John Clark wrote:
>Sometimes for various reasons the weight of the brain of famous people
>was measured immediately after their death and recorded. The brain of
>the average adult male weighs 3 LB 2.2 oz. Einstein's brain was about
>average size, the same was true of Gauss, one of the two or three
>greatest mathematicians who ever lived. Ironically the brain of Franz
>Gall (1828) the founder of phrenology which maintained that you could
>tell everything about a person by the size and shape of their head
>turned out to have a small brain, only 2 LB 10.3 oz.
My guess is that intelligence quotients are tied more closely to the density and number of connections within the brain instead of sheer brain mass. Whale brains are considerably heavier than human brains but the number of neurons in a whale brain is sigificantly less than that of a human's. I have not been able to identify any scanning technology that allows a determination of connection density, or even neuronal density except posthumously.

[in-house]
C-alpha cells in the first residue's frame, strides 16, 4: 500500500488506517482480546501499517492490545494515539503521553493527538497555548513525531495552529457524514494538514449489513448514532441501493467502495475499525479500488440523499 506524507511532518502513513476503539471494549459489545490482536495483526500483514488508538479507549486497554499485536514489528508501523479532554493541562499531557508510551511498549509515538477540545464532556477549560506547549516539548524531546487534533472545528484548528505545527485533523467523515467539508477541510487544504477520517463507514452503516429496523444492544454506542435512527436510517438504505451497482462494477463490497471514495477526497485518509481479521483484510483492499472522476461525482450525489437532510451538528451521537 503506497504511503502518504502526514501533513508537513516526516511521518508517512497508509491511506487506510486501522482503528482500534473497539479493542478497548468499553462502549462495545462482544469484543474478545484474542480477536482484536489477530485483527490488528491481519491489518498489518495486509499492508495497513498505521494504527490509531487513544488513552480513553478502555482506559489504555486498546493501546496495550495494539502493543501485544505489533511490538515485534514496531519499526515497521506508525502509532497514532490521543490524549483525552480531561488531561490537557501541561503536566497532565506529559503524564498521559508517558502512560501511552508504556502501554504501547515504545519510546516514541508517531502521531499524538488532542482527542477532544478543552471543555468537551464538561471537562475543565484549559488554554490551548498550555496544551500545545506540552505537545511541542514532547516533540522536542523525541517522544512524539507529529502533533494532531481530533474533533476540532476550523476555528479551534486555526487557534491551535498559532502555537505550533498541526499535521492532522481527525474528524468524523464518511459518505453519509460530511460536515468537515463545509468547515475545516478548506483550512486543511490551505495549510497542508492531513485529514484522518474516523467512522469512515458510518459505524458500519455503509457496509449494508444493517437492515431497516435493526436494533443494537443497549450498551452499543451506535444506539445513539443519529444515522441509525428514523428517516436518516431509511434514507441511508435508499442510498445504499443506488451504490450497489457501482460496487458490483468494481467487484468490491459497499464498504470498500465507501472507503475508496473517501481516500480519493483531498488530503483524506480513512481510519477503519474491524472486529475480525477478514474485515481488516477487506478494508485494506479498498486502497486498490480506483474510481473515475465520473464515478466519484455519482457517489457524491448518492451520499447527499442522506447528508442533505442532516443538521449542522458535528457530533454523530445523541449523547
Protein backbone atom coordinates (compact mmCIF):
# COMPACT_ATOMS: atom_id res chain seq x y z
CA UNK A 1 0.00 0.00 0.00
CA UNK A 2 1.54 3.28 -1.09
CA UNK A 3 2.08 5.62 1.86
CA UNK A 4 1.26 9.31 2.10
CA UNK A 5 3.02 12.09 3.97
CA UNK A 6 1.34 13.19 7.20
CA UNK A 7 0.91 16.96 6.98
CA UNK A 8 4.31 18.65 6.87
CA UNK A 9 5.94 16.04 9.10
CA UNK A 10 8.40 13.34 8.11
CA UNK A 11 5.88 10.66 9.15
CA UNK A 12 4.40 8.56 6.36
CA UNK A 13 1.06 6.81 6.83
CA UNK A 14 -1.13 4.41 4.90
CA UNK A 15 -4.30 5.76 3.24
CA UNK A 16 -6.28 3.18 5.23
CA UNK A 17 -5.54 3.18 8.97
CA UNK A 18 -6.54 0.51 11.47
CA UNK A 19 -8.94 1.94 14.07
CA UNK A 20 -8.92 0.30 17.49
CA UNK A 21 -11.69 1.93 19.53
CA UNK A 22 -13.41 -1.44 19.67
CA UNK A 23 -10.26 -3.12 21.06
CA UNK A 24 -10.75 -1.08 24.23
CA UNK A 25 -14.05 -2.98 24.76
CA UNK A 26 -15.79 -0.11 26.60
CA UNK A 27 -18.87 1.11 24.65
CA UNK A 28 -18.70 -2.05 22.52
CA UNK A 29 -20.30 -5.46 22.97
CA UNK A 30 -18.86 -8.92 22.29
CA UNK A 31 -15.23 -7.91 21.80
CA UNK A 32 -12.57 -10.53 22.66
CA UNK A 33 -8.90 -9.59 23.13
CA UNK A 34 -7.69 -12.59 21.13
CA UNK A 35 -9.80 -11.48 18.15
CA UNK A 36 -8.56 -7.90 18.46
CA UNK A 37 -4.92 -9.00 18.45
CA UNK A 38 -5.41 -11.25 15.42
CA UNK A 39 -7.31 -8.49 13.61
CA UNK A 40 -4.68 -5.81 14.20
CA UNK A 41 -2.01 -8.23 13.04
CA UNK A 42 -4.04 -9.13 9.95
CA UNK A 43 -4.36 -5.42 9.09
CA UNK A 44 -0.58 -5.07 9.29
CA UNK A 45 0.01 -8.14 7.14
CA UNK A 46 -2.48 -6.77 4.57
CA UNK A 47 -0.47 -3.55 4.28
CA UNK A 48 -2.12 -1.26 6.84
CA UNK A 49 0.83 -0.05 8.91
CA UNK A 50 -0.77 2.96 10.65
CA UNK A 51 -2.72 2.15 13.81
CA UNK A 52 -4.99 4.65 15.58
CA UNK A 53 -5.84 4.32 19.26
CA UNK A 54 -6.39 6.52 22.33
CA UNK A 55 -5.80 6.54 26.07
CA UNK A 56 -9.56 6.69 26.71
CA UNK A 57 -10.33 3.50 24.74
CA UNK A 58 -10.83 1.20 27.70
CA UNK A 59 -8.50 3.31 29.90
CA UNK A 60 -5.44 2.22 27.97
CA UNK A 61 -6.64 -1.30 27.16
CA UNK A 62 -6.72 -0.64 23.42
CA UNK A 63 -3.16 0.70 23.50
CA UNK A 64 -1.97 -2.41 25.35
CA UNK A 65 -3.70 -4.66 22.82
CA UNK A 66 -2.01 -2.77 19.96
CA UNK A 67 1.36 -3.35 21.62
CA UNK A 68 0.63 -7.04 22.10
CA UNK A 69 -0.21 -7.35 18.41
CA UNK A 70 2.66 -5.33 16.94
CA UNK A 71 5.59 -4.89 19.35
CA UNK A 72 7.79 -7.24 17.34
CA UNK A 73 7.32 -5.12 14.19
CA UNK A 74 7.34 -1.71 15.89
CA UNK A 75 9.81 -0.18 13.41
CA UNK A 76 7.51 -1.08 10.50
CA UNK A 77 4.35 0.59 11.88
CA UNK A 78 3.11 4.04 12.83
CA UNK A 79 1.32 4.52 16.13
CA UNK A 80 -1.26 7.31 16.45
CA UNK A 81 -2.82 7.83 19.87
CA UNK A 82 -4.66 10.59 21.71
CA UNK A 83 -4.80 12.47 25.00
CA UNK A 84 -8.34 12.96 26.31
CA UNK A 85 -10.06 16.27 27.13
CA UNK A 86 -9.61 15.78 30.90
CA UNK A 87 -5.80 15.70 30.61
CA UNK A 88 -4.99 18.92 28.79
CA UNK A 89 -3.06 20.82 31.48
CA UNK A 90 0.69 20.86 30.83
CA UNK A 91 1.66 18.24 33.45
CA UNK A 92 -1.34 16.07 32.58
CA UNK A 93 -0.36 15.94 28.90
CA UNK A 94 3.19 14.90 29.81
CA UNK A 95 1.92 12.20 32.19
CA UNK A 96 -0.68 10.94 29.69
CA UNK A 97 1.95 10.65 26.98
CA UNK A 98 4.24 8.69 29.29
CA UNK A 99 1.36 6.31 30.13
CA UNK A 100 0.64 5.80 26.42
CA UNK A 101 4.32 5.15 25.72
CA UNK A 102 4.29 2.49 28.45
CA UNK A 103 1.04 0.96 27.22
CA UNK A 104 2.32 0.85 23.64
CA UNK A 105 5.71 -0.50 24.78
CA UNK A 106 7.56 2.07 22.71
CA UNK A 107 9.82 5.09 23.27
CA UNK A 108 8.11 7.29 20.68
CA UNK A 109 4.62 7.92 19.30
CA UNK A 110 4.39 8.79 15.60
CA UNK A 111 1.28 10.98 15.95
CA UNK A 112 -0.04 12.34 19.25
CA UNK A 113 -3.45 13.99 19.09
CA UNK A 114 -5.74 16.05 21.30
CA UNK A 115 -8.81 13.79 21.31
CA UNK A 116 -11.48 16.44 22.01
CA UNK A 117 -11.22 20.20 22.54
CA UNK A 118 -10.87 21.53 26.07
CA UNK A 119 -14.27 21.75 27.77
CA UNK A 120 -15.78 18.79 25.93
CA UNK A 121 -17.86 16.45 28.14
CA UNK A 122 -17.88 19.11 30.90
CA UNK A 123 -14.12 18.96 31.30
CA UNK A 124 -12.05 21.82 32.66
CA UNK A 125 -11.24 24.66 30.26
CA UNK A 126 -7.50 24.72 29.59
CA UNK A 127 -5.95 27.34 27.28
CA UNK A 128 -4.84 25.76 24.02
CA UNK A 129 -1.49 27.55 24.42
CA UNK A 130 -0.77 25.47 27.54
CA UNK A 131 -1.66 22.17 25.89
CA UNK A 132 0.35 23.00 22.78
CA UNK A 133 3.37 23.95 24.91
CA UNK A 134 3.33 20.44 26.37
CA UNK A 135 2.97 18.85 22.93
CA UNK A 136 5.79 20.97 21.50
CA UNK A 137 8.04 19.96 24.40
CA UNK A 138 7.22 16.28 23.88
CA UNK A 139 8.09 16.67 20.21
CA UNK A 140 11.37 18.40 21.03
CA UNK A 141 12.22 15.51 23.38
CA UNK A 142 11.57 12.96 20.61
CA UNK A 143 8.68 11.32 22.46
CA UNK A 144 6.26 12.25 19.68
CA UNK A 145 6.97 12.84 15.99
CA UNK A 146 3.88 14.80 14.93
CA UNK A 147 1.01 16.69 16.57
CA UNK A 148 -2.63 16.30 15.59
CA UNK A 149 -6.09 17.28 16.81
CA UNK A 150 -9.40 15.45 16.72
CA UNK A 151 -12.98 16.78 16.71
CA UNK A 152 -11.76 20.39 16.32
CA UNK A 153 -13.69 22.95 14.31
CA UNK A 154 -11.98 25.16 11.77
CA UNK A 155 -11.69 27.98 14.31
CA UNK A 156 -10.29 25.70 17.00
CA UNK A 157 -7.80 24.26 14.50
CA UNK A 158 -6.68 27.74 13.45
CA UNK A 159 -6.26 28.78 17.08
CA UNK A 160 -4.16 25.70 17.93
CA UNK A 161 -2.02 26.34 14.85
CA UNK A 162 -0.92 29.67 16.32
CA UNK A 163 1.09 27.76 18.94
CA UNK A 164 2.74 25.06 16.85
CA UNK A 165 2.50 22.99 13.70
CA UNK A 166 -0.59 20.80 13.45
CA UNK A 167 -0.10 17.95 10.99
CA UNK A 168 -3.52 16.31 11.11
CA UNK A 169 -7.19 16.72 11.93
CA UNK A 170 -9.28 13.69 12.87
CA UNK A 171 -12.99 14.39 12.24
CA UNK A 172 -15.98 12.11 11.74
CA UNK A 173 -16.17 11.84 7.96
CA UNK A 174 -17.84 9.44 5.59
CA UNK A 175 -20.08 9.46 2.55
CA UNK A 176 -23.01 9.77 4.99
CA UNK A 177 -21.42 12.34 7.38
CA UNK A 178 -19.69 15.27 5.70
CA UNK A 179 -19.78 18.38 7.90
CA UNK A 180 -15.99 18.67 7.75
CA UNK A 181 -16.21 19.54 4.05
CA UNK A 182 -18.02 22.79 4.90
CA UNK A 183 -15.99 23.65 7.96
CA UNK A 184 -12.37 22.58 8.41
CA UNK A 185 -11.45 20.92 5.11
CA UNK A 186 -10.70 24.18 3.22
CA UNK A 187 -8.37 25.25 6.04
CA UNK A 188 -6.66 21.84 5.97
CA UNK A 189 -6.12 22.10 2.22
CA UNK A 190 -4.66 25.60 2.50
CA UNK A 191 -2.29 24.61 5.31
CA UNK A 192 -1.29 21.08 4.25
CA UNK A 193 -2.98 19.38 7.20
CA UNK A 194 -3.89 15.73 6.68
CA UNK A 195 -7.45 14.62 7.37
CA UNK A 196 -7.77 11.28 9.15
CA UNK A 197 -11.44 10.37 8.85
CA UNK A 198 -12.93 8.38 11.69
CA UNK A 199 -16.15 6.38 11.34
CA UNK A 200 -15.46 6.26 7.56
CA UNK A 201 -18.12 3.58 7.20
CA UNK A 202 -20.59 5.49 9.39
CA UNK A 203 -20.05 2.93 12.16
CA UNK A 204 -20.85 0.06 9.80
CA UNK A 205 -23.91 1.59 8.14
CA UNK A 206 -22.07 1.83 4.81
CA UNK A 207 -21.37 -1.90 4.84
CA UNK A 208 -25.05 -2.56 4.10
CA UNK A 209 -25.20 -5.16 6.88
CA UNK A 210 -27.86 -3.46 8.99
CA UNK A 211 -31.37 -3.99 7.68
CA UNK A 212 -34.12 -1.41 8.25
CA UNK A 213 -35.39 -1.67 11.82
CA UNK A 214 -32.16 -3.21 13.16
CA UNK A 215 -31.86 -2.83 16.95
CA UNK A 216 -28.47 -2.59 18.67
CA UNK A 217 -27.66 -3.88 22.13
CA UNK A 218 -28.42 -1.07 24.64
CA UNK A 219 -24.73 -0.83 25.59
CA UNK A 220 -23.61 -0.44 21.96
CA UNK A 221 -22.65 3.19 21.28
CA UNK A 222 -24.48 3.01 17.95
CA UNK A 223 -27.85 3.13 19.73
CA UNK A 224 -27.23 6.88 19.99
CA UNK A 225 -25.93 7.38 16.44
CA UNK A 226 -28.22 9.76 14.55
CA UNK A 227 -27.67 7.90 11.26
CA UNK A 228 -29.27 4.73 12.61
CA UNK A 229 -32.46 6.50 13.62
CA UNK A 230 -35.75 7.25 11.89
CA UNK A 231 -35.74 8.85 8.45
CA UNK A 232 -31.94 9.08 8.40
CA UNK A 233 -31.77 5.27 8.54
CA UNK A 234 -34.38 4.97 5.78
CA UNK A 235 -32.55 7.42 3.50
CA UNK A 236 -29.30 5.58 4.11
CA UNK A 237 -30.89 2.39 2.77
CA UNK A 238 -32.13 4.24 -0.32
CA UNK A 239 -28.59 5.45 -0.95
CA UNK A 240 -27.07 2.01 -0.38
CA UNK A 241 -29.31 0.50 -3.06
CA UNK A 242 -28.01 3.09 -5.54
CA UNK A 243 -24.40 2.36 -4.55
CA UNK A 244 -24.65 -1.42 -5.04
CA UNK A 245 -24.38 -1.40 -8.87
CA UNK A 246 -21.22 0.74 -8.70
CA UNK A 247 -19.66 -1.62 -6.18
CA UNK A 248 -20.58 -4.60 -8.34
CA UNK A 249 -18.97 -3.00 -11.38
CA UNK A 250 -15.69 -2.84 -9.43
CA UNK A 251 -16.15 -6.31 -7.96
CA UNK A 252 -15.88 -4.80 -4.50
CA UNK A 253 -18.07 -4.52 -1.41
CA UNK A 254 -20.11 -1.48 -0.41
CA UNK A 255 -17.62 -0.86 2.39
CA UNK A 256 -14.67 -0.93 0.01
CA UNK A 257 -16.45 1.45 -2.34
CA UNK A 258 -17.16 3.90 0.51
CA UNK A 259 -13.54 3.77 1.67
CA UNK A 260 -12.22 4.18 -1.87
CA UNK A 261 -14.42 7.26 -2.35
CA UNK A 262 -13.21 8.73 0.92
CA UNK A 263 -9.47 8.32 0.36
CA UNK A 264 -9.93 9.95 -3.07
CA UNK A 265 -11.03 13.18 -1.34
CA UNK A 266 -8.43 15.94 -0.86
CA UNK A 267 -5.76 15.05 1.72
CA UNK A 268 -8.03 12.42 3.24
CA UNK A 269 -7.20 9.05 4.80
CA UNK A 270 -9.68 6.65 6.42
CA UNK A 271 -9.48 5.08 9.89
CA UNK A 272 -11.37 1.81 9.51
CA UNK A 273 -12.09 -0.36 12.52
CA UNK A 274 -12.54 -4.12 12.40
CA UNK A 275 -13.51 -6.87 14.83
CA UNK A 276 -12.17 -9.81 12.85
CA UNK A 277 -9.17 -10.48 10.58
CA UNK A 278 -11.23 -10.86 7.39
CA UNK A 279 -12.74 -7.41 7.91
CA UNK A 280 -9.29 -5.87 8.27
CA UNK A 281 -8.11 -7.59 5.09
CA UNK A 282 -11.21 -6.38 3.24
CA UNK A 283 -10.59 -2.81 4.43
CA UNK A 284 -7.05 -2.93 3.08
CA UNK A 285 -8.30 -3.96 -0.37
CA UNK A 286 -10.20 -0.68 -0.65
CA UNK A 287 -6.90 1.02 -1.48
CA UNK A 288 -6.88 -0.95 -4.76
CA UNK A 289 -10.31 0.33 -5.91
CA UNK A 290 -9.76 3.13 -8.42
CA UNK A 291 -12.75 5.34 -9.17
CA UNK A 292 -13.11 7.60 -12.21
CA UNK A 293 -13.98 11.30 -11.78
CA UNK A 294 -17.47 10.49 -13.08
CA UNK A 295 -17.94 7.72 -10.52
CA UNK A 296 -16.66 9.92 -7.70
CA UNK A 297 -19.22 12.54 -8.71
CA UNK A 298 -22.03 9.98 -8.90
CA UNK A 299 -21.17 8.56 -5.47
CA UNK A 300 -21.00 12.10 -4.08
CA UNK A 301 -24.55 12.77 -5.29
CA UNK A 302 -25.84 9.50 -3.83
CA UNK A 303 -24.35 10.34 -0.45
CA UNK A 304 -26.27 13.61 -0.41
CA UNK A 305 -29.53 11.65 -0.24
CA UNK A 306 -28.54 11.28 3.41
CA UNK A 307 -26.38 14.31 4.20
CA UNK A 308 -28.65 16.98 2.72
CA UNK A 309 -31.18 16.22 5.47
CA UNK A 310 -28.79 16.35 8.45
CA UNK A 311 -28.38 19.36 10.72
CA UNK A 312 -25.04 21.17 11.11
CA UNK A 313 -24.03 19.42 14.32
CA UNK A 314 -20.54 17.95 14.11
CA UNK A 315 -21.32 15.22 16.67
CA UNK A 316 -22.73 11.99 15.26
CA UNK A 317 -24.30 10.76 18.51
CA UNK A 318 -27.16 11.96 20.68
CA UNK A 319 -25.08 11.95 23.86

Here's some more estimates to throw into the "how smart was that person?" raffle:
The source of these estimates is Catherine Cox's 1926 book _The Early Mental Traits of Three Hundred Geniuses_. As cited in SciAm's Intelligence folio.
Sir Francis Galton 200 Goethe 185 Voltaire 170 Tennyson 155 Wordsworth 150 Byron 150 Copernicus 105